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Discussion Starter · #1 ·
It is time to get rid of my Porsche 911, which I have had since 1986, and now I want a big, long, 4-door MB 500 or 600. It seems that a decent example can be had for about $40K or a little more. Where can I find the answers to the various questions about how the cars have changed over the years I am looking at? For example, I have read in one ad that 1997 was the last year the cars were 'hand-made', but what's the truth? I will have a driver where I will be living in the former Soviet Union, and would like the longer car for the bigger back seat, but what exactly does the SEL label really mean? Is one car a service nightmare, and another a gem, and where can I read intelligent reports about such things? I plan to buy the car here in the US, but are they cheaper over there (not counting the stolen ones)? I would welcome any ideas on these topics, or any others that informed contributors believe I should be thinking about. There is a MB dealer in the city I will be living in, and I think service rates are much lower than here, but parts may be more expensive. If anyone has any experience of such things I would be interested in that too. Thanks.
 

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If you are using the car in Europe you will find it much cheaper to buy it in Germany rather than take a US car over to Russia. You might investigate to see if M-B offers anything like the Starmark program [extended factory warranty on used M-Bs back to '94 -- see http://www.mbusa.com/brand/container.jsp?/starmark/index.jsp] in Europe which would allow the car to be serviced under warranty [at M-B's expense] in Russia. A W140 (the '90s S class) can be very expensive to own out of warranty.<br> <br> SEL is long wheelbase, but M-B dropped that designation in '96 when all the V-8 S class sedans were made long wheelbase; see the model Overview under the Starmark site for details.<br> <br> Given the Russian crime scene, you may want to consider whether you want to make yourself a target with sus a conspicous car as a S600 (or at least debadge it as many Europeans do). There are also 'guard' versions of the S class which are armored to withstand different classes of munitions.<br> <br> You might also consider a W126 (such as a '88 - '91 420SEL or 560SEL, or a diesel 300SDL) which would be much cheaper to buy, equally solid and imeasureably less expensive to maintain as it is not electronic-dependent like the W140s. Again, W126s should be widely available and inexpensive in Germany.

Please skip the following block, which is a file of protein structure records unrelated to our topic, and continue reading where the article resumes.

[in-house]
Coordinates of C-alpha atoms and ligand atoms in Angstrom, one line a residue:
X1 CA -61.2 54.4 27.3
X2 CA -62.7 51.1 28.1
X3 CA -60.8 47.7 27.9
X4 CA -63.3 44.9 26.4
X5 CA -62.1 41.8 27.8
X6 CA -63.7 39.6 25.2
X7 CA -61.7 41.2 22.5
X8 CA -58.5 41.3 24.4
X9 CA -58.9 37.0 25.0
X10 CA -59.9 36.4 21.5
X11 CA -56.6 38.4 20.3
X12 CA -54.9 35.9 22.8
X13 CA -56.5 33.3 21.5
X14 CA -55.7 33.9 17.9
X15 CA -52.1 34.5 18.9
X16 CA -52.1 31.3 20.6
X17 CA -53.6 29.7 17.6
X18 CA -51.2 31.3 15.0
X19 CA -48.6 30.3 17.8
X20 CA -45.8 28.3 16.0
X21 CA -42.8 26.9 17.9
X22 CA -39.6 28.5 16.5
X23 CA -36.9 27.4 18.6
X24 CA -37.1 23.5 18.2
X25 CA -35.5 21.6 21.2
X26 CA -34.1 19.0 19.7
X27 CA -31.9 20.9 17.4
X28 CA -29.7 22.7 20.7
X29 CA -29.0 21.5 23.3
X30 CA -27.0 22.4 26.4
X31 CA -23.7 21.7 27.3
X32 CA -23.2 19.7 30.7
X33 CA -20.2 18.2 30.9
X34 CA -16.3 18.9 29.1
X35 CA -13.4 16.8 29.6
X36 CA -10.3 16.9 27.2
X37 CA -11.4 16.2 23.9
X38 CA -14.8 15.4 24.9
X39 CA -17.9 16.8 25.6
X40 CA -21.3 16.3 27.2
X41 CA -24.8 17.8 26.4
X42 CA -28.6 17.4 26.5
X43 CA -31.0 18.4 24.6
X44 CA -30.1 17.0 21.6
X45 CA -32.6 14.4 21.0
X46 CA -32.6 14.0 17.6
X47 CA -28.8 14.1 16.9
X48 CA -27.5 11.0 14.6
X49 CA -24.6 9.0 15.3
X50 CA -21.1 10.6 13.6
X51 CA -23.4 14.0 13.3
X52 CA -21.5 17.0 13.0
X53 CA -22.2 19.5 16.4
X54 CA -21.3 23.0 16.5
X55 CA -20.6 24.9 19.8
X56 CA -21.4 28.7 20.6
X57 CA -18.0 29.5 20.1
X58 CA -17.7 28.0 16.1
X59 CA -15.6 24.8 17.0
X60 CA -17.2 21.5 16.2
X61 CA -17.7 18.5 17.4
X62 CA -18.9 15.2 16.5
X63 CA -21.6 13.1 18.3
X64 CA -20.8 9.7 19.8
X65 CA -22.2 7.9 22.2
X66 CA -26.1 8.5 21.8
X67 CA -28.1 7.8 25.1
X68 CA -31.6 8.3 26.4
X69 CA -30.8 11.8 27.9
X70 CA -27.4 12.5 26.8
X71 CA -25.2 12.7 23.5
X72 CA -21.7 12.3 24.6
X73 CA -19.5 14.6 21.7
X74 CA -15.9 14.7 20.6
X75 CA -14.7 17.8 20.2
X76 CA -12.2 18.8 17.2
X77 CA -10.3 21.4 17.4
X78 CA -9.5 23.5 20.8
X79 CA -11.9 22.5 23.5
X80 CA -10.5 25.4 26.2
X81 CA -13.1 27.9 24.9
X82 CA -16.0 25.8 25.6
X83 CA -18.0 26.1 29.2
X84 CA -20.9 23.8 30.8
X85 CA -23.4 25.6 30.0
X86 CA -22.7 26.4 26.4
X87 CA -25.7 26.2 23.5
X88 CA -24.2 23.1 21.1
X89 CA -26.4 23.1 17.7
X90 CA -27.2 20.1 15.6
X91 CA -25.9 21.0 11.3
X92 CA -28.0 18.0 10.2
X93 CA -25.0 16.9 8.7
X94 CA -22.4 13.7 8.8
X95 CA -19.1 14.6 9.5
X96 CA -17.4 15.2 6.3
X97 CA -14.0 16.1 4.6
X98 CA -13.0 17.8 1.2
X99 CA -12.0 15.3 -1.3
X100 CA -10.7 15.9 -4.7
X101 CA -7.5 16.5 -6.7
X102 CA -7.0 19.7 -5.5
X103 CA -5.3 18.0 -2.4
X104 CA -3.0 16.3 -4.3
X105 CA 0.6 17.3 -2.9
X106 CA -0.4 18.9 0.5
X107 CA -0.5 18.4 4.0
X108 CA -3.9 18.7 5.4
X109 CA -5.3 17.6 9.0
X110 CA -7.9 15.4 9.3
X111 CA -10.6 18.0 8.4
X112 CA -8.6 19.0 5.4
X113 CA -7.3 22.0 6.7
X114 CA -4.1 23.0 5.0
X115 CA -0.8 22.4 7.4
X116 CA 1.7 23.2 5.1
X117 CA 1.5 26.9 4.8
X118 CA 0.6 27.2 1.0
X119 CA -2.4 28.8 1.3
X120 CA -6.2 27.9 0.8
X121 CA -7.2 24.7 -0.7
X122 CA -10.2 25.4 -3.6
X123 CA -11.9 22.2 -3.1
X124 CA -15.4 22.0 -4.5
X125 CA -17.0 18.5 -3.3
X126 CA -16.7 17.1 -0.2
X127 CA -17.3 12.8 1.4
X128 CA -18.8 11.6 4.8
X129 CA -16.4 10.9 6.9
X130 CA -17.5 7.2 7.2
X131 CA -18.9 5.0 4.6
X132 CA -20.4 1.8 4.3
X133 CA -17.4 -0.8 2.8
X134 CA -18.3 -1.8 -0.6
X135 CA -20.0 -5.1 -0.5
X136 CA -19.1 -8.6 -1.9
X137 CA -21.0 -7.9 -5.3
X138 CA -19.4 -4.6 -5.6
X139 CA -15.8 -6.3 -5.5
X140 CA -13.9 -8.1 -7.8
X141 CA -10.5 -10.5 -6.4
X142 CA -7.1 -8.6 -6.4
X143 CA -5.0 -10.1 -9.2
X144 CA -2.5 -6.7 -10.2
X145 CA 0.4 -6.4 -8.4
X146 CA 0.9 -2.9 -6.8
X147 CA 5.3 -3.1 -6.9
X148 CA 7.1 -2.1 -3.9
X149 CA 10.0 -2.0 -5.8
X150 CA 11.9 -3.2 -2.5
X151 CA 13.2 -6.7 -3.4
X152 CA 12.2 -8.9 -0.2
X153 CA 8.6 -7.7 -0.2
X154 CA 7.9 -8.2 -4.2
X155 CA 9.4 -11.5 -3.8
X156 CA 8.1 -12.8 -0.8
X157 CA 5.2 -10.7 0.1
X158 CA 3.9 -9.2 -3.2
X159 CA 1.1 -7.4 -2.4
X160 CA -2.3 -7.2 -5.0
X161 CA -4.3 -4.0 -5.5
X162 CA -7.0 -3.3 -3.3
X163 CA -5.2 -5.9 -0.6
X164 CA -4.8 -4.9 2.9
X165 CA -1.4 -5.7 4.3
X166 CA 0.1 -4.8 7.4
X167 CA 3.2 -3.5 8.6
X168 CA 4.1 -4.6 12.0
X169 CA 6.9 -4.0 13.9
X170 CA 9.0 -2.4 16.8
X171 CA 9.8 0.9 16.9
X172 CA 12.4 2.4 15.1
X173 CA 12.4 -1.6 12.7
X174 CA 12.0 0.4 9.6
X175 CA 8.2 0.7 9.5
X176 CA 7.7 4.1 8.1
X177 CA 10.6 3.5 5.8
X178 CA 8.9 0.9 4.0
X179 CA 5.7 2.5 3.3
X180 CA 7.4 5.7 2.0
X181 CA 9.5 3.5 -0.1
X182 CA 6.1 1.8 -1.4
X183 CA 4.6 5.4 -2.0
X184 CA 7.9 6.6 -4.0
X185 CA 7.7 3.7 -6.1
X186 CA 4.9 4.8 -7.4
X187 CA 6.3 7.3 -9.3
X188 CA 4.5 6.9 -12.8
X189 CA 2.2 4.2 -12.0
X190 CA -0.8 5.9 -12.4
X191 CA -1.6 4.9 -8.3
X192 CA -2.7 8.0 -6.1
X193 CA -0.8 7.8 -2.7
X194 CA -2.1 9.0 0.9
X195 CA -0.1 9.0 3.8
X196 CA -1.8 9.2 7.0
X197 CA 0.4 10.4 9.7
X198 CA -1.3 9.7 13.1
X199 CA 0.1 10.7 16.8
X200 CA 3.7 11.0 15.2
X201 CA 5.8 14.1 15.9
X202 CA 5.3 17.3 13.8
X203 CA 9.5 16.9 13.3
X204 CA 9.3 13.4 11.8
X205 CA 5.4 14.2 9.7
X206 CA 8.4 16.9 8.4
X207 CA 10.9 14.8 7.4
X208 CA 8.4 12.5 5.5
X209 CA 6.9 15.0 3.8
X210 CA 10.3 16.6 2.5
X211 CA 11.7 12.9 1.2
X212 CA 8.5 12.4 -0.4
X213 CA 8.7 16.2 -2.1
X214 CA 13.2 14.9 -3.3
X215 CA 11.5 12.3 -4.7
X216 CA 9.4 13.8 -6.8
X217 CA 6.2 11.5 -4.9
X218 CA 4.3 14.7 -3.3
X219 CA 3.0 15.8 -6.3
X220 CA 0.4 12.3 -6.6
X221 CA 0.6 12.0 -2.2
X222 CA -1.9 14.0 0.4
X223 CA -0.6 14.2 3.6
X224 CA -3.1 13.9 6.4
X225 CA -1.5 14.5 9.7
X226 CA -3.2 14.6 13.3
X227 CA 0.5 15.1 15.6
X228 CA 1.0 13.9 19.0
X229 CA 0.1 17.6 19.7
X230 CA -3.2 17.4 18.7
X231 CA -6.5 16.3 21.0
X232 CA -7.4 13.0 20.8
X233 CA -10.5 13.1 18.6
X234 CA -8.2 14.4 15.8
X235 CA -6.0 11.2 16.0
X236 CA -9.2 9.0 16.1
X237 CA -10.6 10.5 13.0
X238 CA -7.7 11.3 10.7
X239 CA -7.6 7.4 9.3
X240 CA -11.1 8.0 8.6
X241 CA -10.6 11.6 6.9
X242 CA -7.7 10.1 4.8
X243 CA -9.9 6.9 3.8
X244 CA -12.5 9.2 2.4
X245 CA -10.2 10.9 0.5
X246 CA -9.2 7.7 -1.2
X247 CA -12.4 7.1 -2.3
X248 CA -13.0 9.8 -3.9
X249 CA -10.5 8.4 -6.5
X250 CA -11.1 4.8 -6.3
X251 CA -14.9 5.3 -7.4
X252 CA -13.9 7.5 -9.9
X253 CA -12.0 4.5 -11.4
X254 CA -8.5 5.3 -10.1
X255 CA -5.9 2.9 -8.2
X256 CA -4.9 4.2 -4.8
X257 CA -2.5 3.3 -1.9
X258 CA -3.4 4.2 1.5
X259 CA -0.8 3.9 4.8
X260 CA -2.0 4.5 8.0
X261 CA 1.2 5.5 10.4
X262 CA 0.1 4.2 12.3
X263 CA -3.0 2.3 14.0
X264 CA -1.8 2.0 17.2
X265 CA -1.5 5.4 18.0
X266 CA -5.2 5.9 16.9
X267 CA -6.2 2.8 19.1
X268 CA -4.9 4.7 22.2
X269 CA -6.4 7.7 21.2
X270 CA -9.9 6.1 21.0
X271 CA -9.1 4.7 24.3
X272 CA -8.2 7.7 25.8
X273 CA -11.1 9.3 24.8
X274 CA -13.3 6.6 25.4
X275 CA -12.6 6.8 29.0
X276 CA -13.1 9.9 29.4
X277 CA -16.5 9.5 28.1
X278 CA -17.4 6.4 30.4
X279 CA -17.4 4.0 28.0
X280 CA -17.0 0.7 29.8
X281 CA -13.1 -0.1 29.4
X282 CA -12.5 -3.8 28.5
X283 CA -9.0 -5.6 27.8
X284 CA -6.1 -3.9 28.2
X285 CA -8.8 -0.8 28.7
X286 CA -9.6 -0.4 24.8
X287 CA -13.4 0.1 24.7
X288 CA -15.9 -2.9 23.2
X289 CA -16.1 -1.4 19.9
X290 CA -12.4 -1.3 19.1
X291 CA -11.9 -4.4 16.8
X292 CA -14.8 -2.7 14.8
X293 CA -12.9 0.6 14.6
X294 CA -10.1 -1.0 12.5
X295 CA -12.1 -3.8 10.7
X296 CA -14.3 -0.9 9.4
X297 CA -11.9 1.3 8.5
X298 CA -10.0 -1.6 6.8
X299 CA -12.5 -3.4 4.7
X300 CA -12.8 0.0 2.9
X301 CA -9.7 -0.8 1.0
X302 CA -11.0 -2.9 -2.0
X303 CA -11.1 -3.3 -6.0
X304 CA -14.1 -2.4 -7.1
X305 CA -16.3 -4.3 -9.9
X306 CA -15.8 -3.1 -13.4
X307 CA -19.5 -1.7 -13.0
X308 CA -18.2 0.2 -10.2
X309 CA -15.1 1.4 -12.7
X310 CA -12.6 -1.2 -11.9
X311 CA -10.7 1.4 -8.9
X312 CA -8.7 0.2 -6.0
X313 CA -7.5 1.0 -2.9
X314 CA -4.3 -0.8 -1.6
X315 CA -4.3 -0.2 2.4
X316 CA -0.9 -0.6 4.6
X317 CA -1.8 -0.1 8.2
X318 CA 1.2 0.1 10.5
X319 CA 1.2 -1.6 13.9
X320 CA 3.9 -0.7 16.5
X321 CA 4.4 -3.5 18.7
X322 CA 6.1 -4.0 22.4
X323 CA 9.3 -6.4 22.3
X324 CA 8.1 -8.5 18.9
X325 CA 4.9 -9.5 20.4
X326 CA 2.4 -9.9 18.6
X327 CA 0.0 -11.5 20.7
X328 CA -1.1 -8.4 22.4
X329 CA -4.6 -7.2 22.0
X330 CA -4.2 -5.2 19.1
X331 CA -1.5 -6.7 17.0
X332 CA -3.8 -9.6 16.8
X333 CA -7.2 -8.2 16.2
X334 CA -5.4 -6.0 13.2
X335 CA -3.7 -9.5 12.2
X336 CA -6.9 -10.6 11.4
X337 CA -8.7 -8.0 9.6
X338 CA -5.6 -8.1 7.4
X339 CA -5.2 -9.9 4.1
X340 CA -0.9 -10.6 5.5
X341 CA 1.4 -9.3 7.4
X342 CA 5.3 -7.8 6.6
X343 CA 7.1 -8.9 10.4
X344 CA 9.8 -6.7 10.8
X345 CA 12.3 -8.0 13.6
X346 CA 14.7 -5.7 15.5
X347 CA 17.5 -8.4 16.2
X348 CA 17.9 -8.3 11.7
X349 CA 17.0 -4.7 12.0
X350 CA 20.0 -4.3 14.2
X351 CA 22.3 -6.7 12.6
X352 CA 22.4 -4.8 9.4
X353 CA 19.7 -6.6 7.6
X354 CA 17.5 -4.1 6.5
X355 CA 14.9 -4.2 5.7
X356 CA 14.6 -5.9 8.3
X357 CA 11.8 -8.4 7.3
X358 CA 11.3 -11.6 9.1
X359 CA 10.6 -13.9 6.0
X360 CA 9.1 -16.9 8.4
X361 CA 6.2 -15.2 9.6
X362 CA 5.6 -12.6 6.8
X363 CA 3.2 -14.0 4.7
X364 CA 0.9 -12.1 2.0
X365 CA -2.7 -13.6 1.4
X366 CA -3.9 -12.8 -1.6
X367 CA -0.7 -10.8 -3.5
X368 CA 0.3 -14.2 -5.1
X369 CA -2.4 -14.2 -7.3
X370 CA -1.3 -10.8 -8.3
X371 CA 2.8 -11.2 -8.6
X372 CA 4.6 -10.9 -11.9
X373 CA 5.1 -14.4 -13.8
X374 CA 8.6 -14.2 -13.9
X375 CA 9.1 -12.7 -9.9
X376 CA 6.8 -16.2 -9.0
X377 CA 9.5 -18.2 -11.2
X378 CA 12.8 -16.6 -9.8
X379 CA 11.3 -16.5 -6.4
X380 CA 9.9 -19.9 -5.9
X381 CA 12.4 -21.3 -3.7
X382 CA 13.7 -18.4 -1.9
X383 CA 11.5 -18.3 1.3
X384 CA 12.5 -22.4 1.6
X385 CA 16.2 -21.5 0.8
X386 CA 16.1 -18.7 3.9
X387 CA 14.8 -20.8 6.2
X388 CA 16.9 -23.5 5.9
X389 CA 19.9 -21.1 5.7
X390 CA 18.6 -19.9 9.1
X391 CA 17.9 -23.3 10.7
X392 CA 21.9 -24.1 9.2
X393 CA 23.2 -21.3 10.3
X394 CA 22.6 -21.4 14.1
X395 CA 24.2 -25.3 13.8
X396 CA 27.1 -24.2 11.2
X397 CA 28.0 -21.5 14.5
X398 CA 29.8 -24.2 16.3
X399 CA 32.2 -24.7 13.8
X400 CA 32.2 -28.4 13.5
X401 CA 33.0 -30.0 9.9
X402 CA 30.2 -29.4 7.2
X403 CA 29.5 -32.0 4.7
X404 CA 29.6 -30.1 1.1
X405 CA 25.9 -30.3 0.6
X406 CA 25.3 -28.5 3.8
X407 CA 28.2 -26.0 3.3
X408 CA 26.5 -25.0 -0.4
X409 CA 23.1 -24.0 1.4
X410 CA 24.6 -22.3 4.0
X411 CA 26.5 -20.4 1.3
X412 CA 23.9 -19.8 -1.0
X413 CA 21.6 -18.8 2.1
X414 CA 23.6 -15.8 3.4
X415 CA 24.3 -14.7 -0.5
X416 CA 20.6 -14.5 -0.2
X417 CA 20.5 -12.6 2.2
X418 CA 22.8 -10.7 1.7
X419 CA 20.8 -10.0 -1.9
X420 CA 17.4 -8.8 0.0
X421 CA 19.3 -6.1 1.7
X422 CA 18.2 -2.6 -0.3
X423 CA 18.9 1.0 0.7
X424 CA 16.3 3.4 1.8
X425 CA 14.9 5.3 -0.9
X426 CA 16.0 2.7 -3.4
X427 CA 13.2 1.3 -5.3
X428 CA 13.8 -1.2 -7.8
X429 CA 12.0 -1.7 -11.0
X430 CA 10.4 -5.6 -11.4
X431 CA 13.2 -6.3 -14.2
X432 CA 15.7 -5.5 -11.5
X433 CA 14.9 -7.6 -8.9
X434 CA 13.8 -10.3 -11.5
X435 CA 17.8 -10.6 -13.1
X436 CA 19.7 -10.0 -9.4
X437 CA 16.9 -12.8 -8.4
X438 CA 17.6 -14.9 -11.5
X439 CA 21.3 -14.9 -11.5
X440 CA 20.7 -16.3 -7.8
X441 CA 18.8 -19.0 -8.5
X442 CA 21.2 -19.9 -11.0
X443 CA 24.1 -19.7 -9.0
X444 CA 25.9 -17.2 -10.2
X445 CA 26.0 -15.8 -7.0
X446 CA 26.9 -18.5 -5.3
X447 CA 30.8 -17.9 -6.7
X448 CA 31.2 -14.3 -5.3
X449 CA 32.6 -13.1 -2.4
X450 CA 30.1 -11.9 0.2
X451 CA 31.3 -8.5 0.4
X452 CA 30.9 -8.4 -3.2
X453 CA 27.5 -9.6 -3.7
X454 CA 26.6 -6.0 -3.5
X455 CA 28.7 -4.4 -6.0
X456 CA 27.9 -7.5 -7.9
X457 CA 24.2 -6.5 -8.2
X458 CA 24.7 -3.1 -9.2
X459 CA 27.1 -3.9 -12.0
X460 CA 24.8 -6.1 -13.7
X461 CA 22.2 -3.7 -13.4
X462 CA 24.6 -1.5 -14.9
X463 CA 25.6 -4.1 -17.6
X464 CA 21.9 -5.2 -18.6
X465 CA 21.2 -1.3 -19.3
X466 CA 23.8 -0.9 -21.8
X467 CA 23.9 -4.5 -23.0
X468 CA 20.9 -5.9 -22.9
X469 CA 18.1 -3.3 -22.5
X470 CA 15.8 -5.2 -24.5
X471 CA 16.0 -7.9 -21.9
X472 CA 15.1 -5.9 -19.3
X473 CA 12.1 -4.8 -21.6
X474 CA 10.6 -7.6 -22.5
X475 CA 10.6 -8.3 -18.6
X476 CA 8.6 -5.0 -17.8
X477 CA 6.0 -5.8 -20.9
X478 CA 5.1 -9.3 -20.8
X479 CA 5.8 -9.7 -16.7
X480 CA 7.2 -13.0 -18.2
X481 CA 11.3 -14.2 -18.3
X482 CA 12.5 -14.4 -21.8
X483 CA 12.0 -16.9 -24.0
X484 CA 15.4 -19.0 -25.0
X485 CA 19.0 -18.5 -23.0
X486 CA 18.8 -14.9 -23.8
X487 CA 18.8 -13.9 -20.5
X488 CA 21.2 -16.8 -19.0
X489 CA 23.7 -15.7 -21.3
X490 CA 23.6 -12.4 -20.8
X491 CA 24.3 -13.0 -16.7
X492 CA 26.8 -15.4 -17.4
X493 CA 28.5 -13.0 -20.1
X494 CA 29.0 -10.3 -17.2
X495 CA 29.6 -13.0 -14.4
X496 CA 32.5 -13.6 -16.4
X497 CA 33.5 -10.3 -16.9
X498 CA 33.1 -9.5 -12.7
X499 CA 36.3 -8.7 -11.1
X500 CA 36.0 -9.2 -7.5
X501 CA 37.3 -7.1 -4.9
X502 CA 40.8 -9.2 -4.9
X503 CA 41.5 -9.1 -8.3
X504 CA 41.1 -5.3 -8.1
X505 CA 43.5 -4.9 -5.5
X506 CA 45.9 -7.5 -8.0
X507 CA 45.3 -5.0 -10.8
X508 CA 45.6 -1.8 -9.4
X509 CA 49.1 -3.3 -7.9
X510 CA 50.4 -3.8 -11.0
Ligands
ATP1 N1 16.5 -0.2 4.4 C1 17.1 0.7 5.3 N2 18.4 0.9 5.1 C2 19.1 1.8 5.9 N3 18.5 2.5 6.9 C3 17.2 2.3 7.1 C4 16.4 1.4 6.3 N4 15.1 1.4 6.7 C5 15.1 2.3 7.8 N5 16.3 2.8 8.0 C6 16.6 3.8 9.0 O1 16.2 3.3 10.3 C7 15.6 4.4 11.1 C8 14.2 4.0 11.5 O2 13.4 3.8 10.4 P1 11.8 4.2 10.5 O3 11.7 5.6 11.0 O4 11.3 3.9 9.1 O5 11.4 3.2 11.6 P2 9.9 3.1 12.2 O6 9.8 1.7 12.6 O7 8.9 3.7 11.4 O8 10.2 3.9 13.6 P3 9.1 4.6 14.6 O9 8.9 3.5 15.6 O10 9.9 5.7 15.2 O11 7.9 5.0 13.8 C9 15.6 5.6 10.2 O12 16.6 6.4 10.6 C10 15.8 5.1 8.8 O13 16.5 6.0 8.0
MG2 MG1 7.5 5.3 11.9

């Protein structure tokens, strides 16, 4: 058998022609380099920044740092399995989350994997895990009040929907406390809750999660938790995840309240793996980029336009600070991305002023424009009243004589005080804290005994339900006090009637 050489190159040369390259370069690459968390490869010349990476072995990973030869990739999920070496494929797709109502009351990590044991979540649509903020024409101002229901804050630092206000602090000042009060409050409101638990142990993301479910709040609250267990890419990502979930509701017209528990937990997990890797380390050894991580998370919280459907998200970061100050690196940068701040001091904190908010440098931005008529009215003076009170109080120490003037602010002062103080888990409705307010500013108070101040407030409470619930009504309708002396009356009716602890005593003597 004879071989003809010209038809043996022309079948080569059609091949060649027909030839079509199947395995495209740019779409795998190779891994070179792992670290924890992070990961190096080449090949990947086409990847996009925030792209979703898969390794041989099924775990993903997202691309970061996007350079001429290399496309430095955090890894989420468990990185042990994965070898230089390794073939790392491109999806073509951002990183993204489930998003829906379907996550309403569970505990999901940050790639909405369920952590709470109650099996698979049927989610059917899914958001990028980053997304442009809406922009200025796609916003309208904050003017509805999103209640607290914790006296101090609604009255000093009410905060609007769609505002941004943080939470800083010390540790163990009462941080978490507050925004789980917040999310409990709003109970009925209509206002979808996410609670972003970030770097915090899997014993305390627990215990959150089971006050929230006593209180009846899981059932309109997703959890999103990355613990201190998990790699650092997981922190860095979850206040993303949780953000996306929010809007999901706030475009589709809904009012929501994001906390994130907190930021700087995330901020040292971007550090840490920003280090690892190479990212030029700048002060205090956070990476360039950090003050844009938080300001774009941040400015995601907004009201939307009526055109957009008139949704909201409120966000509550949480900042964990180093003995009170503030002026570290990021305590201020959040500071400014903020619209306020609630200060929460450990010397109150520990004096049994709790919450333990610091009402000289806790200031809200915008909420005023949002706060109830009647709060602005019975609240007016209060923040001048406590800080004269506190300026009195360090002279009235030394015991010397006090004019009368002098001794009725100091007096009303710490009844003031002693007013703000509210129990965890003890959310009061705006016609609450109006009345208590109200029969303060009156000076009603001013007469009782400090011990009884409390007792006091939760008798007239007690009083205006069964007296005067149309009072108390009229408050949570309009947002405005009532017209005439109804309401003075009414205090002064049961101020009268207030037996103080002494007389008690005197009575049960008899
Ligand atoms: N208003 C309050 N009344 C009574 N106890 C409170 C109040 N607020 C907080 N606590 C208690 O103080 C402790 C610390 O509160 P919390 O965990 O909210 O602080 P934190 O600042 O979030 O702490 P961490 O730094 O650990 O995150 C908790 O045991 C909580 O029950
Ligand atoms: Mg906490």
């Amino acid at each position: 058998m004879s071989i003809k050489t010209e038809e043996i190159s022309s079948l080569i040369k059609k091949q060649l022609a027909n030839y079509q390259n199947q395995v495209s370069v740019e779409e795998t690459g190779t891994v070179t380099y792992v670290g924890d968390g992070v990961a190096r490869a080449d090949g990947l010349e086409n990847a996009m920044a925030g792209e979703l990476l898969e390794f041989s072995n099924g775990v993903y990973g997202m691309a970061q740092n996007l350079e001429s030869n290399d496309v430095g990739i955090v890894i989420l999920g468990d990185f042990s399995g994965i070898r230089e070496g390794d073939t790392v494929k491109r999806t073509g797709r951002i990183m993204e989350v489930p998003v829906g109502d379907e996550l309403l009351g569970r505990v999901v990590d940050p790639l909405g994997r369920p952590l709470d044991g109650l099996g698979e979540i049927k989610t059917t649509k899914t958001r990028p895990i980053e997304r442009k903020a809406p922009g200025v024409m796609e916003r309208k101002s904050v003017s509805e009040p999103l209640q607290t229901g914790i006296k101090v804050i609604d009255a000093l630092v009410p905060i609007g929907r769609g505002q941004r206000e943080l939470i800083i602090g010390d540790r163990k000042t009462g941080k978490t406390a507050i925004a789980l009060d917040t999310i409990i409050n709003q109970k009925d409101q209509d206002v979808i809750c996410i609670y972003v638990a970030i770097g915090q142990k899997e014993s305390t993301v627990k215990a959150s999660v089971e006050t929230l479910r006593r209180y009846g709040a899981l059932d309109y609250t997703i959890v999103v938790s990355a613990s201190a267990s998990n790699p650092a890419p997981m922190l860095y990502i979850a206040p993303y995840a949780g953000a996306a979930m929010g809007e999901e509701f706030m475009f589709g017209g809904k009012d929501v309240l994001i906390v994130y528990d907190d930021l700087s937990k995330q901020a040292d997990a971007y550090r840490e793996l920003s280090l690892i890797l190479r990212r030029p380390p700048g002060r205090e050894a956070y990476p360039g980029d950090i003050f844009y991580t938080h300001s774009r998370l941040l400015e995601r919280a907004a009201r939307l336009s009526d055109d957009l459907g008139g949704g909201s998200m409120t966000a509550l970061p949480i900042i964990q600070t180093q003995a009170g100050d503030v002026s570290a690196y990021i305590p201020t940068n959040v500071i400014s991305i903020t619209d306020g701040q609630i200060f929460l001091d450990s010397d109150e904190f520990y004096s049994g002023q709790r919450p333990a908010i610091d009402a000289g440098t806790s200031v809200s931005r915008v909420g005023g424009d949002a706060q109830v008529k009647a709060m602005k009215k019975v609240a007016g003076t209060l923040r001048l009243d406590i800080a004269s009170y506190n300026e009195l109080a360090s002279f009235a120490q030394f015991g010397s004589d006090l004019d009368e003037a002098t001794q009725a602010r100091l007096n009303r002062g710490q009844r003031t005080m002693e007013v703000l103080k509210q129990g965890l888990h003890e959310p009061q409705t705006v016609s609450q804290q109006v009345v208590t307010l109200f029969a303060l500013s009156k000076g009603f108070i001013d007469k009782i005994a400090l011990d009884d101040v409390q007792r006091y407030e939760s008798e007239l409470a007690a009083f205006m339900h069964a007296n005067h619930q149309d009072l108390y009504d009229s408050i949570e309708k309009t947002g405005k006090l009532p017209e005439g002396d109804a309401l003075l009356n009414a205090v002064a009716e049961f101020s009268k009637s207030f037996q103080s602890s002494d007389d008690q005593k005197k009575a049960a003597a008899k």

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Discussion Starter · #3 ·
Just to correct c43amg- The SEL designation was dropped beginning in the 1994 model year. Short wheelbase v8s existed only in the European market.<br> Whether the car was long or short, they all shared the 'S' designation-making it confusing to the untrained eye on which was which.
 

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OK, so it sounds like I should be looking for a 1996-1999 model. Before 1996 there seems to be a terrible problem with the evaporator (whatever that is) that will cost thousands and thousands of dollars to fix. There is apparently not that much difference between the 500 and 600, and while some say the 500 has a plenty big enough engine, others appear to like the V12. There is no specific maintenance problem with either version that I should consider in buying one or the other. The 2000 and after versions look lousy to me and I have heard that they are not as nice a car with lots of Chrysler plastic, etc. Does anyone think any of this is wrong or needs to be further refined? Would it be right then to say that all of the cars built during that period have the same wheelbase, and there are no longer versions that would give more back seat leg room? I think that the W140 is, to my eye, the finest large sedan in the world (leaving out Rolls and Bentley and other impractical such models). Color me self-indulgent, but I want the best car in the world. If there was an article or site that made all of the above model differences information more clear I would still love to know about it. Lastly, does anyone have any information as to where I could find out about prices for these cars in Germany for example? There is nothing on the MB website that I can find. Thanks.